Trish and Harold's Weblog

News, information, and random thoughts from the busy lives of Trish Egan and Harold Phillips.

Wednesday, September 05, 2007

Day 1 - Almost the same day as Day 0

Hey gang

Wifi has been a bit harder to come by than I expected in Ireland. I'm going to try and upload the blog entries I've been keeping on my laptop over the next couple of days, and try to get caught up before we move on to Germany. Here's the report on Day 1:

Our Aer Lingus flight touched down at Dublin airport around 5:00am (Dublin time; about 9:00 pm Portland time). Trish and I slept a little on the plane, but not a lot. Still, we were willing to make a go of it.

The road through customs was a bit of a march... down some non-descript stairs into a blank hallway... then into another hallway... then another hallway... until we finally got to the customs agents in small booths. Once they'd verified that we were who we said we were our passports were stamped and it was out into the "real world."

We picked up our rental car (ironically, a small Chevrolet Aveo - Ford and Chevy make lots of small, fuel efficient cars for the European market. They just don't sell them in the US because, ya know... "Americans don't want small fuel efficient cars." That'd be way Toyota is the number-one selling car maker in the US, right? Don't get me started...) and headed out to find our bed and breakfast in Lusk, about a half hour outside Dublin. The usual hijinks involved with driving in the UK commenced:

"Ok, here's a roundabout. Take the third exit. No, the third exit! Ok, go around again."
"LEFT! LEFT!!!!"

Thankfully we have our trusty GPS with us... one of the best Christmas gifts Trish ever got for us, especially on this trip. The European map add-on SD card was pricey, but worth every penny when we heard the calm voice of "Jill" giving us directions (even "Jill" seemed to be getting a bit harried by the end of the trip to the Hillview House B&B, though; sometimes you can almost hear an edge creep into her voice when you miss a turn and she says "Recalculating...").

Driving on left side of the road wasn't as intimidating as it might have been, though, since I drove in England and Scotland when we visited there in 2004. It came back to me pretty quickly. What's more intimidating, however, is the width of Irish roads. Especially off the main Motorways (M1, M50, etc) - when those lorries come speeding at you on the right (those are "Semi's" for you non-UK speakers) on a road barely wide enough for two cards to pass without kissing on the way... it can be a little nerve wracking. It's customary here to pull to the side of the road (especially on a country road) to let oncoming traffic pass. That's one custom I'm not complaining about one bit.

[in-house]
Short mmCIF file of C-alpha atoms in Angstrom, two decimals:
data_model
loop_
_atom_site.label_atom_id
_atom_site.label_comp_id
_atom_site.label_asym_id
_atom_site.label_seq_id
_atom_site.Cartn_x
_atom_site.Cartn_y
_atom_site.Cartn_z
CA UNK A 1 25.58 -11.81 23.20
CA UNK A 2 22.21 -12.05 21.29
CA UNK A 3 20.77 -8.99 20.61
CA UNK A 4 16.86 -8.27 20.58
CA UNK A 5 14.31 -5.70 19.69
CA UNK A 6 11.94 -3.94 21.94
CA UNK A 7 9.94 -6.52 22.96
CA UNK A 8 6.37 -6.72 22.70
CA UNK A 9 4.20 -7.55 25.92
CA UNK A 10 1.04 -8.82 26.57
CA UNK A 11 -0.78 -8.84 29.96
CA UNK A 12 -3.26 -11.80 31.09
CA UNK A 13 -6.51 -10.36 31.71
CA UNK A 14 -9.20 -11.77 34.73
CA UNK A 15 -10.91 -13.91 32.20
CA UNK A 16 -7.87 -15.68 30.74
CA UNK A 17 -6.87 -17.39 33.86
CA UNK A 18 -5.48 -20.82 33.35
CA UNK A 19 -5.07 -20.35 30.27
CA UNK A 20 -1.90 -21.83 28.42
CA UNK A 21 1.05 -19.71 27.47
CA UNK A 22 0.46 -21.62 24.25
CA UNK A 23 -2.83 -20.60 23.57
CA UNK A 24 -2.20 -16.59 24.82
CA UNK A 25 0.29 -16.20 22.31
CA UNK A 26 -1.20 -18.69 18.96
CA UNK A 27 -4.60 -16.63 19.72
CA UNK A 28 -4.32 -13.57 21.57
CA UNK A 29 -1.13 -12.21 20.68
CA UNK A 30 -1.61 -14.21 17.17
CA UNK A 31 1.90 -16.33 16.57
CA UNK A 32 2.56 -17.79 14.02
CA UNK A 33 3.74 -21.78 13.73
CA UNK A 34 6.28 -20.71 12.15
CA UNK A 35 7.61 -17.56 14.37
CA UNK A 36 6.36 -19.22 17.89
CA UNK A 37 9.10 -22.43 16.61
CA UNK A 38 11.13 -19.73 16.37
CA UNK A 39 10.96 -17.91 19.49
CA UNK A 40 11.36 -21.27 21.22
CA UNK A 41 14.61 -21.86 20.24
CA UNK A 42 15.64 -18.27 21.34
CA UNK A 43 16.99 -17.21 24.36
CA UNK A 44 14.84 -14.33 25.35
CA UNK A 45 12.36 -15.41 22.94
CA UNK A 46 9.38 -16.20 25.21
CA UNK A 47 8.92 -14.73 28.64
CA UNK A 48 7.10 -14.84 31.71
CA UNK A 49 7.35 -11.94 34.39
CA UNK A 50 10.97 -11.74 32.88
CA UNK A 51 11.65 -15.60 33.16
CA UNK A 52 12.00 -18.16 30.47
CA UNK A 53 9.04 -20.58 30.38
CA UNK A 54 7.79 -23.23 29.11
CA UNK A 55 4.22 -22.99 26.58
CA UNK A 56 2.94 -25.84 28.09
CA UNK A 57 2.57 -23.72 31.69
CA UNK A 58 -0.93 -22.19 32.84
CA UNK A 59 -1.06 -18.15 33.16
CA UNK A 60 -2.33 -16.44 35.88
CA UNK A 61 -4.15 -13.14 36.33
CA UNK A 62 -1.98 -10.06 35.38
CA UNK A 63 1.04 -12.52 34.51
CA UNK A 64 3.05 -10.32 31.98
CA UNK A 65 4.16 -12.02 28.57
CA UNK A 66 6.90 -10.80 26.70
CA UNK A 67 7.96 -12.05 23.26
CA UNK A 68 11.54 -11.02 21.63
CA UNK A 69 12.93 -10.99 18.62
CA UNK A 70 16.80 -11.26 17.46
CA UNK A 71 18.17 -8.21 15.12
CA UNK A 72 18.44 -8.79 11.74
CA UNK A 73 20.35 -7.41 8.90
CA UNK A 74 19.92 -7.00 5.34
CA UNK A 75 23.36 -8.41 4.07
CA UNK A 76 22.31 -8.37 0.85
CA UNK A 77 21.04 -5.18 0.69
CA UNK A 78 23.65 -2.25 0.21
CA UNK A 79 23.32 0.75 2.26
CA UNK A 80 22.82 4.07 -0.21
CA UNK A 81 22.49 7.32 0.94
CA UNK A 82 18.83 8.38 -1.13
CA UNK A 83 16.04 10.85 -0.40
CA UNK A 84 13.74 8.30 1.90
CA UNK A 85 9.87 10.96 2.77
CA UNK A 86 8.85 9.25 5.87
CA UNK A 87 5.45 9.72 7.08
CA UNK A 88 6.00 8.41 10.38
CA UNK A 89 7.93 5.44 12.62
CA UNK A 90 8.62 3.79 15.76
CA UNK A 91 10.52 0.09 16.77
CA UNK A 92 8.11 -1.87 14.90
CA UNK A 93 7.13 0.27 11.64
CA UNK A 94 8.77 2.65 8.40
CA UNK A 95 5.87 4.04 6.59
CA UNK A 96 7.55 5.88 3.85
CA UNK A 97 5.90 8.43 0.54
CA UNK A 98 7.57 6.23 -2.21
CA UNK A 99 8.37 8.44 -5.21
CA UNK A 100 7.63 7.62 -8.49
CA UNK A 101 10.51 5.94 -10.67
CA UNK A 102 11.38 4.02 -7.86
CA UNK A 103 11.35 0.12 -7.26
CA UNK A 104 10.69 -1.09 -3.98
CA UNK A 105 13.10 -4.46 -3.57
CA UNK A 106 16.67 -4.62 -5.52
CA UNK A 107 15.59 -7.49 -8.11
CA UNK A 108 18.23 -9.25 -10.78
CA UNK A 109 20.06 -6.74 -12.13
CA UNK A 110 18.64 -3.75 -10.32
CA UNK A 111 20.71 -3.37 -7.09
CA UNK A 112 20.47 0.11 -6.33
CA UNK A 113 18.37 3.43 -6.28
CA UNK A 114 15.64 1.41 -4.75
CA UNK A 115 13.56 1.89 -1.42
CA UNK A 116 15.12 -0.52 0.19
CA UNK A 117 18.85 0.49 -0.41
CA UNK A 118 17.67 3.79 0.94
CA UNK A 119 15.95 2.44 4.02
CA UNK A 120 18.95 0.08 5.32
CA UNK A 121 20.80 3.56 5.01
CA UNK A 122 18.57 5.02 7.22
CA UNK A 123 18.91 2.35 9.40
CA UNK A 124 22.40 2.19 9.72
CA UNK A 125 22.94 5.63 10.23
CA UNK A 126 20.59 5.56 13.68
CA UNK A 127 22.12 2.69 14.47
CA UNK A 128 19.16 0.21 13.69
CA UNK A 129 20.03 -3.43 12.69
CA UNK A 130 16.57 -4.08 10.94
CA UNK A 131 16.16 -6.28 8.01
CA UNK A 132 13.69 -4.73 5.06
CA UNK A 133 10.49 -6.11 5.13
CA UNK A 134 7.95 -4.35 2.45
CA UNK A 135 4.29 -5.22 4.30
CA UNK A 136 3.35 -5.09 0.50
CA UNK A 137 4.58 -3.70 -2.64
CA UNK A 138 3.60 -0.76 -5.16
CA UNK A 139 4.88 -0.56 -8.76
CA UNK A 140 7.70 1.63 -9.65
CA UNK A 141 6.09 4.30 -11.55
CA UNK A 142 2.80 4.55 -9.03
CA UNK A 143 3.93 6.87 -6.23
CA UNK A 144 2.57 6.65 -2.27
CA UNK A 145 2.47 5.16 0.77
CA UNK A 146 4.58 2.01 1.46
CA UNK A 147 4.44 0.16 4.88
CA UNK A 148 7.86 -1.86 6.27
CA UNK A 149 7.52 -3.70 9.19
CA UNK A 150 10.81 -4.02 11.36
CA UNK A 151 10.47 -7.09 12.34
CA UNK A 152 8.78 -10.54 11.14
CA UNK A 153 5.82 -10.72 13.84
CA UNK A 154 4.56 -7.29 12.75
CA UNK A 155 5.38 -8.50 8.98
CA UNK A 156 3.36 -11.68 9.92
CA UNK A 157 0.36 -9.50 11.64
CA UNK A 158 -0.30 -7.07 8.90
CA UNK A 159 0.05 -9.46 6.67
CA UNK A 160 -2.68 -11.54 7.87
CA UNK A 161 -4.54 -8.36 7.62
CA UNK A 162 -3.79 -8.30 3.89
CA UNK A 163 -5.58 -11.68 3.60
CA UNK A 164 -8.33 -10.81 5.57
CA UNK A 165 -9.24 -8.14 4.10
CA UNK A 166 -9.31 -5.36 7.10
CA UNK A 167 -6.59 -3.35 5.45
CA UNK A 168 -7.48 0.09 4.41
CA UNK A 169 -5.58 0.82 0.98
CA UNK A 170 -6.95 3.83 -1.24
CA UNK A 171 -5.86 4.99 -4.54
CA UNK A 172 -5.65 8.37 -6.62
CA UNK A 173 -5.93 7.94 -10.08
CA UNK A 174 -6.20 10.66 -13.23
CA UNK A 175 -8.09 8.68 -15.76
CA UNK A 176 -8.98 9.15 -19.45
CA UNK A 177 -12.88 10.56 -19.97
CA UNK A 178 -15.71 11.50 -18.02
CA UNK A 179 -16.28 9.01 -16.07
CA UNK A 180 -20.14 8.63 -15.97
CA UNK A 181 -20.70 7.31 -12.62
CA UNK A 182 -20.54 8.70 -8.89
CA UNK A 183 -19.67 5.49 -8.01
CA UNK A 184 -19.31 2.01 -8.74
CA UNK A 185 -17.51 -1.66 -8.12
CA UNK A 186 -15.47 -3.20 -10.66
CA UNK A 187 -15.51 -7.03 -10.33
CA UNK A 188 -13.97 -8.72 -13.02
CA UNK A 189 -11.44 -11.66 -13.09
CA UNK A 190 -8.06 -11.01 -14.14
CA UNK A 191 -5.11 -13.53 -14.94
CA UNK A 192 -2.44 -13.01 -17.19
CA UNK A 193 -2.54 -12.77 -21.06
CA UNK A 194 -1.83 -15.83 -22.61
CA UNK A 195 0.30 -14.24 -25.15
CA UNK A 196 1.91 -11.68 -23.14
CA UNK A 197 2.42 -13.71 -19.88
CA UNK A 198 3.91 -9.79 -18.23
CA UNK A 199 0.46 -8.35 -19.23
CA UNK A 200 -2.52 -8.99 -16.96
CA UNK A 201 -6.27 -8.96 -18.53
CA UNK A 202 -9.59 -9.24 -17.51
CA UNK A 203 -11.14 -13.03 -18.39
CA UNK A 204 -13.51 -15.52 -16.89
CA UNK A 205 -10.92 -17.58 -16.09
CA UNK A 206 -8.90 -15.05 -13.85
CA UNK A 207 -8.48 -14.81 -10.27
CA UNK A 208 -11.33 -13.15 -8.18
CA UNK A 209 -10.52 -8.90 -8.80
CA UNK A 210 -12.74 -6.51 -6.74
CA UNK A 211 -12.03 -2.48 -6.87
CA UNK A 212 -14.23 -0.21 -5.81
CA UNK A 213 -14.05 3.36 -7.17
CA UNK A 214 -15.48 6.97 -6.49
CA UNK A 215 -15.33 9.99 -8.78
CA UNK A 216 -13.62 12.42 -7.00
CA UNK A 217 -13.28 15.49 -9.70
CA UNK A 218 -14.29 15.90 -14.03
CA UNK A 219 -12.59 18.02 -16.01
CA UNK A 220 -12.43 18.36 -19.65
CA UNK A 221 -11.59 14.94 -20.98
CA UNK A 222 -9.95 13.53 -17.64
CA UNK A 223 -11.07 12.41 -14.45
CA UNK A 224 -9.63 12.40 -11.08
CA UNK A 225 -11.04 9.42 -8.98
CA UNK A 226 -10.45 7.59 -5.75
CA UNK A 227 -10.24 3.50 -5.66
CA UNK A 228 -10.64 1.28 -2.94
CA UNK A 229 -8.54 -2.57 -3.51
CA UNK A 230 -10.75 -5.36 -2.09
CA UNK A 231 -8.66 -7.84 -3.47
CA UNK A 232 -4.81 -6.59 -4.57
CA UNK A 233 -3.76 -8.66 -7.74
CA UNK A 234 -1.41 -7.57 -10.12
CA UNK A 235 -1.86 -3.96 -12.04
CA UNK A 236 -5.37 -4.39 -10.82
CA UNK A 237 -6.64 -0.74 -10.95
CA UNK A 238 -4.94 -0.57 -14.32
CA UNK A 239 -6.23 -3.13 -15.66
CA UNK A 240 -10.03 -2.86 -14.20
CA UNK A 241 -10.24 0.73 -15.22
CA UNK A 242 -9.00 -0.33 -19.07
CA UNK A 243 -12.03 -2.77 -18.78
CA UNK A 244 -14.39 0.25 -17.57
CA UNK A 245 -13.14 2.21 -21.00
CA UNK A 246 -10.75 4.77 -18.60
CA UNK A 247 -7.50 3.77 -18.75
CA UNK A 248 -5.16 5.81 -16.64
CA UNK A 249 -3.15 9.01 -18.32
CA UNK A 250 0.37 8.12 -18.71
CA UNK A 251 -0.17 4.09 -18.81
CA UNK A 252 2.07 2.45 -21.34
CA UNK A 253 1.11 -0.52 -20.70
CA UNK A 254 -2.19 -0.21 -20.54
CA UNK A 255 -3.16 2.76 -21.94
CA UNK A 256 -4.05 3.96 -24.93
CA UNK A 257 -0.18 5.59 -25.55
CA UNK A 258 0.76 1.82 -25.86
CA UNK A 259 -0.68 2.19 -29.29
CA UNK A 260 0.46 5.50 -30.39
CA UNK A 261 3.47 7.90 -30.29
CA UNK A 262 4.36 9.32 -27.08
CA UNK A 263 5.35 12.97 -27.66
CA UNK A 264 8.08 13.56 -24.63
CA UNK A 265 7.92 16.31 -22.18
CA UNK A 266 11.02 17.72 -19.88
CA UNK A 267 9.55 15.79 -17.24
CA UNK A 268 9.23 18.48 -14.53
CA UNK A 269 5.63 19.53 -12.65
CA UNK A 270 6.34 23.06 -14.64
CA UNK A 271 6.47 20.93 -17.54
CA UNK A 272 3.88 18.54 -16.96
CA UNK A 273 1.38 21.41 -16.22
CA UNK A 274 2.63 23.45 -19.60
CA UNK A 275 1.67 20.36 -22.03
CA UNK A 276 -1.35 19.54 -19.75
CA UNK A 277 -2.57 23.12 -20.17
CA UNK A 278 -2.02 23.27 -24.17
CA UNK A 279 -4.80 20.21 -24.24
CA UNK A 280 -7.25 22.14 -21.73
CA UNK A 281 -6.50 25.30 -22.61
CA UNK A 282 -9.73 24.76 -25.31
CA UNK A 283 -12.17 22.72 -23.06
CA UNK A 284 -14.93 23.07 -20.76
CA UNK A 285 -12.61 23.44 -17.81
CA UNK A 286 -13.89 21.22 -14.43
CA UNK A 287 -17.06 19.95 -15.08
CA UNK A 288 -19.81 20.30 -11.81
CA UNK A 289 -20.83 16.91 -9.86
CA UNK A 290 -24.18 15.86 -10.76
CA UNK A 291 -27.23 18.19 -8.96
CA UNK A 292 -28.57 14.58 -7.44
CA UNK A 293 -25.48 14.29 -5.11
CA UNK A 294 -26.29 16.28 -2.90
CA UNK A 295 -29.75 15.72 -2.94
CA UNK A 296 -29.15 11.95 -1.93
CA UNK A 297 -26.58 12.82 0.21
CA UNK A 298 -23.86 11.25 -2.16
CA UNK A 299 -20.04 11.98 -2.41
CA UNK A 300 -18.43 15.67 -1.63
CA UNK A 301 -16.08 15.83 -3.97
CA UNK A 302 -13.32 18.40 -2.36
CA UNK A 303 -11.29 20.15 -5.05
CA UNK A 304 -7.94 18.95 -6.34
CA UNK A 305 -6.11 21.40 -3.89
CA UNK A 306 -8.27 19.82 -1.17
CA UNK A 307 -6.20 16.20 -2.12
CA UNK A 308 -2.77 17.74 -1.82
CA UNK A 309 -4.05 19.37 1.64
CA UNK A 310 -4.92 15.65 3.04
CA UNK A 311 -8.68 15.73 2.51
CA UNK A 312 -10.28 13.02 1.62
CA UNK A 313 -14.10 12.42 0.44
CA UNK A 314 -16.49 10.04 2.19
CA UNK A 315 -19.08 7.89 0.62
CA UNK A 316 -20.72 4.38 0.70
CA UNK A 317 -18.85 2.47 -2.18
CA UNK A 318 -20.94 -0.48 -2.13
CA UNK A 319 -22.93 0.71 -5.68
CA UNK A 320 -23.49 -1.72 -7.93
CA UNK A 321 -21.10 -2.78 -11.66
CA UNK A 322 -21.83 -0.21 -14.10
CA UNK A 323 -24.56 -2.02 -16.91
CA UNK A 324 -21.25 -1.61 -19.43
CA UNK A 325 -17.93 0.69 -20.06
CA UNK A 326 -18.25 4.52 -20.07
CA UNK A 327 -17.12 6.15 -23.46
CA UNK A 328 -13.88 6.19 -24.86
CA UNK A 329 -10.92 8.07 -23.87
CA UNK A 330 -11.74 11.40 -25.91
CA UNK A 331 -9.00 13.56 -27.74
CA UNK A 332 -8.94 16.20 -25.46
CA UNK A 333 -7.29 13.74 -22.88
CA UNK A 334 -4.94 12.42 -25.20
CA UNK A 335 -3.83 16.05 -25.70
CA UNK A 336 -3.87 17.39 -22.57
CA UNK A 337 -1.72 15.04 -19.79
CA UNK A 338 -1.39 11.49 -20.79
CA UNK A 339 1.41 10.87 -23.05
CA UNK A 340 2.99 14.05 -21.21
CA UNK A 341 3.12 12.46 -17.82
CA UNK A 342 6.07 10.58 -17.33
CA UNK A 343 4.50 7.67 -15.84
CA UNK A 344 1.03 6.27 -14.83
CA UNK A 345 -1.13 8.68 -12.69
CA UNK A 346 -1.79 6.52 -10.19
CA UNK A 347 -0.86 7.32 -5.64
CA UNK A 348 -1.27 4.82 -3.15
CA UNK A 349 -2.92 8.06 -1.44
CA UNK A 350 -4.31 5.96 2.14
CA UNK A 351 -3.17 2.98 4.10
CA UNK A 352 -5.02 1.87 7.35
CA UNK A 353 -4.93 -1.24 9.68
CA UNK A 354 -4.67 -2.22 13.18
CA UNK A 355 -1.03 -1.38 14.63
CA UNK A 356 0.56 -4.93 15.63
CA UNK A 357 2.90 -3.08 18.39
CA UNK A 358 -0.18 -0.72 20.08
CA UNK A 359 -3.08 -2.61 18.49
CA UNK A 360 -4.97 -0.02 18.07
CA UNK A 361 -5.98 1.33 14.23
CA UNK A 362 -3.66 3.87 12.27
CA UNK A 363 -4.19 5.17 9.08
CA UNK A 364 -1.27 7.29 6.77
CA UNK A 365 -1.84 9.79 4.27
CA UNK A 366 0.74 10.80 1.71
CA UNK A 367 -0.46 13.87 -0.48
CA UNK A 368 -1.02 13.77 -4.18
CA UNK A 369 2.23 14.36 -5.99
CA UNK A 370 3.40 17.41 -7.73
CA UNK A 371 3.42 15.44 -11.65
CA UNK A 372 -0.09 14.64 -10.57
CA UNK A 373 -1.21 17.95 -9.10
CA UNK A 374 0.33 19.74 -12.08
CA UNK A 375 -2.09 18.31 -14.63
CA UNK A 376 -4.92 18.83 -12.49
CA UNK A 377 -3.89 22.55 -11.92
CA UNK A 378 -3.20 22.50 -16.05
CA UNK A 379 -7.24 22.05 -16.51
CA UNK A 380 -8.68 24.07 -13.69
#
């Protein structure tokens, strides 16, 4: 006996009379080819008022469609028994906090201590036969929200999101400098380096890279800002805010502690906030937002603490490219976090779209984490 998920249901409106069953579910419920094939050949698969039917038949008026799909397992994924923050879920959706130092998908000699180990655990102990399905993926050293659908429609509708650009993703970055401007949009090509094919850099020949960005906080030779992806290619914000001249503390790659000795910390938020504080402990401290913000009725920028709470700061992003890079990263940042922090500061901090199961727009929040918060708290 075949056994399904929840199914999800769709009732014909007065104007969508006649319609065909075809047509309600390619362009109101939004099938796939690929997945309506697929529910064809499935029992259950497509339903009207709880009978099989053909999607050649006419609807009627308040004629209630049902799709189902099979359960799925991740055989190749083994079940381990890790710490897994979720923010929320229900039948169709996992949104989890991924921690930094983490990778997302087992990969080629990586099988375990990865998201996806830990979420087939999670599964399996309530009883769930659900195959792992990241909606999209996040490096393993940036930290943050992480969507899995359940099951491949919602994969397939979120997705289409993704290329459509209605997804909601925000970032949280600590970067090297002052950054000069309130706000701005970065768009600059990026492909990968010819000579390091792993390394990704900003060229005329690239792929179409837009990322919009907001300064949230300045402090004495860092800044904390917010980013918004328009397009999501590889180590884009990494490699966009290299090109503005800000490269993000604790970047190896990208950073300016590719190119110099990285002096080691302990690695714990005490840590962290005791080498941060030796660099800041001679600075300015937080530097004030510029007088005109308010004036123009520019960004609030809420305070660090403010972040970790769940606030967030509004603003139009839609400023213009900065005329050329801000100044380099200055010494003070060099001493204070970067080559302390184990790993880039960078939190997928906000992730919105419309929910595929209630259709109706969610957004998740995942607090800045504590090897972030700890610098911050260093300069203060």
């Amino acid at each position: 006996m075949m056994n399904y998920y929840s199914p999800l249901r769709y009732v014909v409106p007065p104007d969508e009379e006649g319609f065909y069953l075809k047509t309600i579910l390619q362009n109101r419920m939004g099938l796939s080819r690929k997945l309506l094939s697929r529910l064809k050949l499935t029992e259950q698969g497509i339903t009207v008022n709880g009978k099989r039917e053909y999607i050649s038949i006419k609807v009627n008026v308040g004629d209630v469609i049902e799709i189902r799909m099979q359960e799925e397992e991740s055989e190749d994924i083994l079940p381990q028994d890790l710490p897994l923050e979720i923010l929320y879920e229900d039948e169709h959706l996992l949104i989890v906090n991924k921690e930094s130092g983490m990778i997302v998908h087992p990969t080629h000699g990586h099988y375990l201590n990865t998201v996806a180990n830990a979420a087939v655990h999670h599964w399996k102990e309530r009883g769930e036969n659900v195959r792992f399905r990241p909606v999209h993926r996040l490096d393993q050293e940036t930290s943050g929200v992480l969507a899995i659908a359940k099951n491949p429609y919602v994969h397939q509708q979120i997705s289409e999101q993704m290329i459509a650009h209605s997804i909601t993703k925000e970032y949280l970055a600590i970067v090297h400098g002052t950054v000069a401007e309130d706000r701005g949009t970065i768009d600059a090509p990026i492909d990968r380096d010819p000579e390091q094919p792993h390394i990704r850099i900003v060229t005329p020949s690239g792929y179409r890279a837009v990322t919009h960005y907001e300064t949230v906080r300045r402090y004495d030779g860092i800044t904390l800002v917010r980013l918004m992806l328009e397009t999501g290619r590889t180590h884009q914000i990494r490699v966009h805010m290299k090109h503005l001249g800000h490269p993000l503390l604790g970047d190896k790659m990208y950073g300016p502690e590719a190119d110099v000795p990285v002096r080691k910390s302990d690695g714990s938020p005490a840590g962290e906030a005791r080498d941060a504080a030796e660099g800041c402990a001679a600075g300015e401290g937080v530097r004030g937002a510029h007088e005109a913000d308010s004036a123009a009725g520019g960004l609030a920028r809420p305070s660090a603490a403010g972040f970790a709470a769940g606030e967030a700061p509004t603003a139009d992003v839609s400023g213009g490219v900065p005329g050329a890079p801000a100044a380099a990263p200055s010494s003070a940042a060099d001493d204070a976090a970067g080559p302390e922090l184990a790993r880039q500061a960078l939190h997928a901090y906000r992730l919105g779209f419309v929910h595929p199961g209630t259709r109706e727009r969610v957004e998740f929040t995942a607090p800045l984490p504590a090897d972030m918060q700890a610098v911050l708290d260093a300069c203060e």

We found our Bed and Breakfast in Lusk (actually, between Lusk and Skerries) around 7. They hadn't even started serving breakfast, however, and we weren't due to check in until 3pm. Rather than disturb the hosts, Trish and I got back into the car and drove up to Skerries to look for a place to get some breakfast ourselves. Once in town, we were a bit mystified as to where to go. Rather than just drive around on the "wrong" side of the road hoping we'd find something, we pulled into the Skerries Mill, a historic site, and asked one of the workmen where a good place was to get breakfast. He looked at us a bit skeptically...

"Well, I suppose what you want to do is go down to Olive. They should be open this early."

We thanked him and followed his directions into downtown Skerries, and could see why he was so skeptical. Nothing was open except Olive (it was close to 8:00 am at this point), and they'd just opened. It seems that businesses open later here than in the states; 10am or noon isn't out of the ordinary for restaurants especially.

We found a place to park on the street and wandered into Olive (another interesting feature of driving in Ireland - parking. It's not uncommon for the Irish to park their small cars on the opposite side of the street, leaving about one car width between their cars and the curb. Sometimes they even pull up onto the sidewalk). The folks working there were very friendly and happily served us a couple muffins and some espresso. Afterward we wandered up to the seacoast and got some lovely photos of the water and the towers there.

As we were walking back to the car, Trish realized that we were supposed to pick up our Dublin Pass (a card we'd pre-purchased online that gives the owner discounts and free admission at attractions in and around the city) at the airport... but we forgot to get it in our excitement at just being out of an airplane after 7 hours. We figured that this was a good excuse to head into Dublin to get the pass at the tourism office there; we had some time to kill before we could check in at the B&B anyway. Just then we saw a train whiz by. Eureka! Ireland, like most European countries, has a great rail system. Rather than braving Dublin traffic in our rental car, we could leave it in one of the small towns around the B&B and take the train into town. I wasn't going to turn that notion down; I was still pretty shaky after the journey out to Skerries, and taking on the traffic in the city wasn't something I was looking forward to.

We drove back to the B&B and asked our hostess, Katie (kEHtee) if we could leave our bags there. She was perfectly happy to open one of the rooms for us (though we'd do the formal check-in later), and give us directions to the Skerries train station. A little lighter now, we headed back out for Skerries - we were getting to know this route pretty well.

Parking around the station was a bit of a challenge; the lot was completely full and all the street parking was metered, with a three hour limit. The ticket seller in the station said that we were looking at about a 40 minute ride to Dublin, which gave us just about an hour-and-a-half in the city to get our pass and then get back before we got a parking ticket.